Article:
Microsoft's Hotmail gets new storage system

Microsoft's Hotmail web-based email service is supposed to reveal a number of new features at a press event in early October. But before that event happens, Microsoft decided to reveal a new way that it is handling the data storage on Hotmail. In a new entry on the Windows Live blog site, Microsoft's Kristof Roomp talks about its upcoming storage improvements that will be put in place later this fall.

Just in case you might be wondering about Hotmail's stats, Roomp says, "Hotmail’s storage system supports over one billion mailboxes and hundreds of petabytes of data (one petabyte is a million gigabytes, or a million billion bytes). The system services hundreds of thousands of simultaneous transactions from across the world." Microsoft has been using a RAID set up for the Hotmail storage system for while. For those who are not familiar with the term, A RAID (Redundant Array of Inexpensive Disks) system basically links up two or more hard drives to one controller board. To the operating system, multiple drives under a RAID set up look like one big hard drive.

Roomp says that kind of storage system works if just one of the drives fails but " ... they don’t help if the whole machine or the RAID controller runs into problems. For larger drives, we found that having completely independent copies (on hard drives not sharing the same machine or controller) was much more reliable than a significantly more expensive RAID configuration."

The new Hotmail storage system is name JBOD (Just a Bunch Of Disks). In essence, the hard drives, instead of being connected to one controller board, are handled in software. Roomp says, "The software we developed for the JBOD system monitors the hard drives schedules repair actions, detects failures, and diagnoses repairs. This software consists of a number of “watchdogs” that constantly monitor for certain types of failures. If the watchdog detects the failure that it is looking for, it raises an alert, which automatically triggers a repair process." About 30 million Hotmail users are already using the new system and 100 million more will be transferred in the next couple of months.

In addition, Hotmail will also add solid state drives to handle other functions. SSDs are much faster than normal hard drives but are also much more expensive. Roomp says the new Hotmail storage system will use SSDs to handle features like "the list of messages in your inbox, read/unread status of your messages, conversation threading, mobile phone synchronization etc." This kind of data normally takes most of a hard drives activity. With SSDs handling this data and normal hard drives handling the actual email storage Roomp says, " ... we are able to take advantage of the trend in larger and cheaper hard drives without making any sacrifices in the performance of our system."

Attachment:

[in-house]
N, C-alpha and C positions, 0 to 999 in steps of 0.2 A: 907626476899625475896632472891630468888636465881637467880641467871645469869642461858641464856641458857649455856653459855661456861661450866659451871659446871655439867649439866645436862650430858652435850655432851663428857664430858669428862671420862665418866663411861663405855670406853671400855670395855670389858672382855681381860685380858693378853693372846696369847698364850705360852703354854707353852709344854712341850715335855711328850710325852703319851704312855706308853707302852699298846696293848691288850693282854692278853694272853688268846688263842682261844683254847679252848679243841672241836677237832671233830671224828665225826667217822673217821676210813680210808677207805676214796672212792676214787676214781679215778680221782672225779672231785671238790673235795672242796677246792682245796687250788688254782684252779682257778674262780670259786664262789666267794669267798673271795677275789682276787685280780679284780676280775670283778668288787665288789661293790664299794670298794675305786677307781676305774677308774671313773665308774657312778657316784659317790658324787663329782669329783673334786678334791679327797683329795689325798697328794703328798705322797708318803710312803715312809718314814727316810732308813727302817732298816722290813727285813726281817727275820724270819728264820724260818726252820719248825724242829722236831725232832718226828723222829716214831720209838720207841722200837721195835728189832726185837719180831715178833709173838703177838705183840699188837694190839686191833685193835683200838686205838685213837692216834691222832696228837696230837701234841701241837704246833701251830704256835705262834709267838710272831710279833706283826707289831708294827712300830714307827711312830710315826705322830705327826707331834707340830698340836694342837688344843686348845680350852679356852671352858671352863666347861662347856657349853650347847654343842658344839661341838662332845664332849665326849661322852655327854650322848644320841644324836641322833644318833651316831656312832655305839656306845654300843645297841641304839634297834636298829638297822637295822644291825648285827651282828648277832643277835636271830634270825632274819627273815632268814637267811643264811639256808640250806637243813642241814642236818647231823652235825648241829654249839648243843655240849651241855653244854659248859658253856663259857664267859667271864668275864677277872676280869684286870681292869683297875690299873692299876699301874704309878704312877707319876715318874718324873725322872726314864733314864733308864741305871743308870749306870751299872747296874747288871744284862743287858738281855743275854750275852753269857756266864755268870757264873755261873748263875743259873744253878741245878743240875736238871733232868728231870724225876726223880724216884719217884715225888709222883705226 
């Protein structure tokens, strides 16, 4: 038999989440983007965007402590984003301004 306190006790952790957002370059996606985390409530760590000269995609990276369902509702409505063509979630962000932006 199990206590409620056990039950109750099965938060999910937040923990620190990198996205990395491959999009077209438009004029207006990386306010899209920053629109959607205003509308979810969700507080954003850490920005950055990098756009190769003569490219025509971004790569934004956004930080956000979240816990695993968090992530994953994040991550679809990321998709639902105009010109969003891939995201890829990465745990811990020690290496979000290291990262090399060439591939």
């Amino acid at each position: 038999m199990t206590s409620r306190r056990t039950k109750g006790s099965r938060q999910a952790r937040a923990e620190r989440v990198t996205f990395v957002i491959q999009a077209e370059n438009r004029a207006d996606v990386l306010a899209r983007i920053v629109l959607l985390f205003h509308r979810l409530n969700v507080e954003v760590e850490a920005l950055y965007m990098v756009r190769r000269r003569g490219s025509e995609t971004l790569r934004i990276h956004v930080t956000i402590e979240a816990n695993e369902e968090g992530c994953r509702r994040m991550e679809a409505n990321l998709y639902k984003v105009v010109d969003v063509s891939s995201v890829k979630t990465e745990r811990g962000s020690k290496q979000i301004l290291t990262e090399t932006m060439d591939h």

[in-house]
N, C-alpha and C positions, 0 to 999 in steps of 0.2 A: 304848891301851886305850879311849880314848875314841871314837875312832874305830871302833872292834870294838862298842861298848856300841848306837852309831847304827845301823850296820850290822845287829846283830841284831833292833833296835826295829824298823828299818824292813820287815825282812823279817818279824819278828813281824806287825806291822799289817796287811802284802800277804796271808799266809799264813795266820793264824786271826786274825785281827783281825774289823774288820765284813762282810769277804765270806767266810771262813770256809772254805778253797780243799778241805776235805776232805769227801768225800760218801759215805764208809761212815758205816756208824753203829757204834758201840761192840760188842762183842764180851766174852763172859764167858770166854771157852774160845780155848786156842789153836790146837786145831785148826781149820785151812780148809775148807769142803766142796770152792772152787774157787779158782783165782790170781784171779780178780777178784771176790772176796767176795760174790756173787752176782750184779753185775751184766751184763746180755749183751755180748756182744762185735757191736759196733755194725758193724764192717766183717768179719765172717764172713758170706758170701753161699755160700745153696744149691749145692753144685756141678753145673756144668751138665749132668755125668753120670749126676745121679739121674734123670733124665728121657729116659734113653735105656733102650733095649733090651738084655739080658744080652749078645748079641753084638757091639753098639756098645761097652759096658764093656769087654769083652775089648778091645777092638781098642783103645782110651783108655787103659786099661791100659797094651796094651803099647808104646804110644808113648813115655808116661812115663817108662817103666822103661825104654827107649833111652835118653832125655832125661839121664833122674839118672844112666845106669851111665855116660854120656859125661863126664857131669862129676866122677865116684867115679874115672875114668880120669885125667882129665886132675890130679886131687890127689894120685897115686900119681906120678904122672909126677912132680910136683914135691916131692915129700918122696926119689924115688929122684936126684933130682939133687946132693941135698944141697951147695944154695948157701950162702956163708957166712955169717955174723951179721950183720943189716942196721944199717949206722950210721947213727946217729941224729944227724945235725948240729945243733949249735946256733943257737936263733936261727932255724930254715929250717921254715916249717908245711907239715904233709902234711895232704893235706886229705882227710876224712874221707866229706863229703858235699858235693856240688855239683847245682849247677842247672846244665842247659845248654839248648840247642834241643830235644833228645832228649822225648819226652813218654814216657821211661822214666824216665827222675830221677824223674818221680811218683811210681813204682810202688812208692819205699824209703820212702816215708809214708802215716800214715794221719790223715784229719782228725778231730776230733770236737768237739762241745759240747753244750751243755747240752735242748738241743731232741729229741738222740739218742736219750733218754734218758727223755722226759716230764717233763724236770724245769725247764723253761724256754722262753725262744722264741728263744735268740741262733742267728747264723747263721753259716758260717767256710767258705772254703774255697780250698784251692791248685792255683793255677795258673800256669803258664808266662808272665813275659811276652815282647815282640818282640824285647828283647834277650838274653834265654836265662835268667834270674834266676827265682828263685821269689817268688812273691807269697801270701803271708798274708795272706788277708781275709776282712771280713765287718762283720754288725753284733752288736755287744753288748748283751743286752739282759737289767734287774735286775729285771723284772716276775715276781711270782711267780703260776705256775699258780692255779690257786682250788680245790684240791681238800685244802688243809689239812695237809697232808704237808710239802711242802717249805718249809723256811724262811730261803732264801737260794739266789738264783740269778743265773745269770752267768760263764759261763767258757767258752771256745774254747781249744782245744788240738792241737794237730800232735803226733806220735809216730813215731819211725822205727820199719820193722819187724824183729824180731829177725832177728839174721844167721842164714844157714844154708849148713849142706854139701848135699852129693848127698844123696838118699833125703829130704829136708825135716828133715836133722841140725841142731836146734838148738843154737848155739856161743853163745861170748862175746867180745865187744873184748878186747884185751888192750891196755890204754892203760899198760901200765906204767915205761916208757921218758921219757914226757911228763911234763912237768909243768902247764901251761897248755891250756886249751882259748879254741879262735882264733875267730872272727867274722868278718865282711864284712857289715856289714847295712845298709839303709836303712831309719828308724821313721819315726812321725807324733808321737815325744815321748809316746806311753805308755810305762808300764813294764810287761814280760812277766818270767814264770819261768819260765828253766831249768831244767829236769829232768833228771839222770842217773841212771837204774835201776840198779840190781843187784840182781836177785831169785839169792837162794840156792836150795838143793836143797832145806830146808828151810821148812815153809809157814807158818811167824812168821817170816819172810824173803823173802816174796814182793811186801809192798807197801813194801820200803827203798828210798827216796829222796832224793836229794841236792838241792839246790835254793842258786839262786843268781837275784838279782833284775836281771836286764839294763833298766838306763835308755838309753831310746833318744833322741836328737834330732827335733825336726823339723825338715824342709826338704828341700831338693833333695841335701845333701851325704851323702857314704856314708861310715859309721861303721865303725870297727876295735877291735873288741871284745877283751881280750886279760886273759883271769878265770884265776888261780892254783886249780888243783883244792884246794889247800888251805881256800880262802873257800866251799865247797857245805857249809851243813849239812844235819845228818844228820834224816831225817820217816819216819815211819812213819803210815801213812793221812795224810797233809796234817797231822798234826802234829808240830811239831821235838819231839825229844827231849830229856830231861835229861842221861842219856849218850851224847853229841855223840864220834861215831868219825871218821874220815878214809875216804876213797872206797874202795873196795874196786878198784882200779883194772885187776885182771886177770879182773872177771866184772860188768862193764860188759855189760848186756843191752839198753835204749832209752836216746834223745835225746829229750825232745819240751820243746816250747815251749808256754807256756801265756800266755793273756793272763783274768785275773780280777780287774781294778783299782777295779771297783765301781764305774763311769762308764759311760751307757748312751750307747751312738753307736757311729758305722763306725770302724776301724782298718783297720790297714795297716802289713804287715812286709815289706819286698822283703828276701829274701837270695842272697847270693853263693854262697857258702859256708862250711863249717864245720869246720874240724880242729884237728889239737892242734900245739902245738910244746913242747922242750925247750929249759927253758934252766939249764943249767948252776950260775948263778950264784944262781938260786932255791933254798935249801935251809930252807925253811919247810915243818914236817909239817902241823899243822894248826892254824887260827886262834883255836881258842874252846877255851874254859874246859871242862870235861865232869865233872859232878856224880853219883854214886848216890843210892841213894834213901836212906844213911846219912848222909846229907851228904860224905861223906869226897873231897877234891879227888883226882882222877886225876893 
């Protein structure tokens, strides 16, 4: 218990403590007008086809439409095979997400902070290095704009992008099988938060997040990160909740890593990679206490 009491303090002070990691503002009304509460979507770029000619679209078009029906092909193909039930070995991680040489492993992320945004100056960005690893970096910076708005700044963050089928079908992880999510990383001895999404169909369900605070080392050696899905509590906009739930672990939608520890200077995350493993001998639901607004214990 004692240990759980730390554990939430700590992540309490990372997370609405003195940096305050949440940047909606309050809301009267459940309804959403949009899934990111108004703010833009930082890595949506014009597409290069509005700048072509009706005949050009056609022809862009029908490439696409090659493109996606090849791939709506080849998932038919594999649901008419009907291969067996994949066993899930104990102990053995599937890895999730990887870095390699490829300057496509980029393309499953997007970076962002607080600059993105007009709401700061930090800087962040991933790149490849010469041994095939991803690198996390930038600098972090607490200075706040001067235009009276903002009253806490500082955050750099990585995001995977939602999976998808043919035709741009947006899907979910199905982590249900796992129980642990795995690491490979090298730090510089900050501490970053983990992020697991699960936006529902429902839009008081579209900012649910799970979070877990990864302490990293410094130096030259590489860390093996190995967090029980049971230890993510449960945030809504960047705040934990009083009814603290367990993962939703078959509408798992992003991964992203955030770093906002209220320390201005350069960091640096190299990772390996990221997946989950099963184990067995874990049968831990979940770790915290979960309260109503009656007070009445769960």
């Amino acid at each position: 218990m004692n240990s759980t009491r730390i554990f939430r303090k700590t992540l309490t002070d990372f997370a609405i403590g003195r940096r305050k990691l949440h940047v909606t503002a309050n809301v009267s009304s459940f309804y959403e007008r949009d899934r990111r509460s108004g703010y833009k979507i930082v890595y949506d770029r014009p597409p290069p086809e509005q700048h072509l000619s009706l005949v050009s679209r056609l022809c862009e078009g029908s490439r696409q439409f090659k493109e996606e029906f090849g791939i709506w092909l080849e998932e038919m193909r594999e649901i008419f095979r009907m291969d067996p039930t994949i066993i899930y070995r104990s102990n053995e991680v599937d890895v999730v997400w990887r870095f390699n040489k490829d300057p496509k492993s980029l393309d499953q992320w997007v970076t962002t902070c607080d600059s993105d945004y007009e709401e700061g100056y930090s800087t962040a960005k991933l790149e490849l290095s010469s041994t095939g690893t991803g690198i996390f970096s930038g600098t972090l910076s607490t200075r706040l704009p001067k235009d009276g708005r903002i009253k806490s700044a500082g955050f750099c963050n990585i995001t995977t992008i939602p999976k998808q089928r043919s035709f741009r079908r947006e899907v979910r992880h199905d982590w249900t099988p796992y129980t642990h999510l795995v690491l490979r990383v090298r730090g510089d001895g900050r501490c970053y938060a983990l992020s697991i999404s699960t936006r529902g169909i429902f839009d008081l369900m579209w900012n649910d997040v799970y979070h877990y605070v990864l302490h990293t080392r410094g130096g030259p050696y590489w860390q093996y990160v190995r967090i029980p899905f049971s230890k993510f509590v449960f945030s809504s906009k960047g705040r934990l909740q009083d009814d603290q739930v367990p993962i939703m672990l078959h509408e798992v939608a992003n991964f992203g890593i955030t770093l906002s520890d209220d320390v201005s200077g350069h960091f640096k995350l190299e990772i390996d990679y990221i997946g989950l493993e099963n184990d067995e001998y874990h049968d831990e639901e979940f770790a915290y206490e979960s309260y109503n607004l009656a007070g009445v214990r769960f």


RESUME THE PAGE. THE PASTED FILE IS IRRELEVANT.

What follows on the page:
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15 Comments

That's the first I've ever heard of using SSD's for production environments at the server level like this, and especially the first time for a free email service! Microsoft's really on the ball these days.

Oh my god, SSDs, maybe it'll start pushing the price of them down if they start using insane numbers of them doing things like this!

xpclient said,
Hotmail is improving continuously these days. Windows Live Essentials needs to take a cue from it.

wait till windows 8.. im pretty sure they have been holding back for a huge update for next year.

Windows Server/SQL/Exchange needs these features. Where's MY option to slap in an unraided SSD just to host a copy of the database indexes? Why does MY software RAID suck so much that it's practically not an option?

jasonon said,
wowww these ssd's will be used with skydrive as well?

Not likely - Skydrive doesn't quite need discs that fast yet - and even with Hotmail, they're not actually using the SSD's to store your actual emails, just supporting content. Considering we get upto 25GB + Extra Mesh space and device storage, you're looking at maybe 5 people per SSD? That's a ridiculous cost for them for a free service.

RAID actually stands for Redundant Array of Independent Disks. It was changed from "Inexpensive Disks" to try to dissociating a low-cost expectation from RAID technology

GMail is also using JBOD. Microsoft also recommend JBOD as an option for Exchange 2010 with since the addition of DAG's.
Its great to see new methods of making use of storage without RAID.

~Johnny said,
And people wonder why their online divisions lose so much money But it's a win for consumers, so awesome .

It is awesome, and the original post cited that this change was done in part to save money. They are spearheading some cool tech with upgrade.

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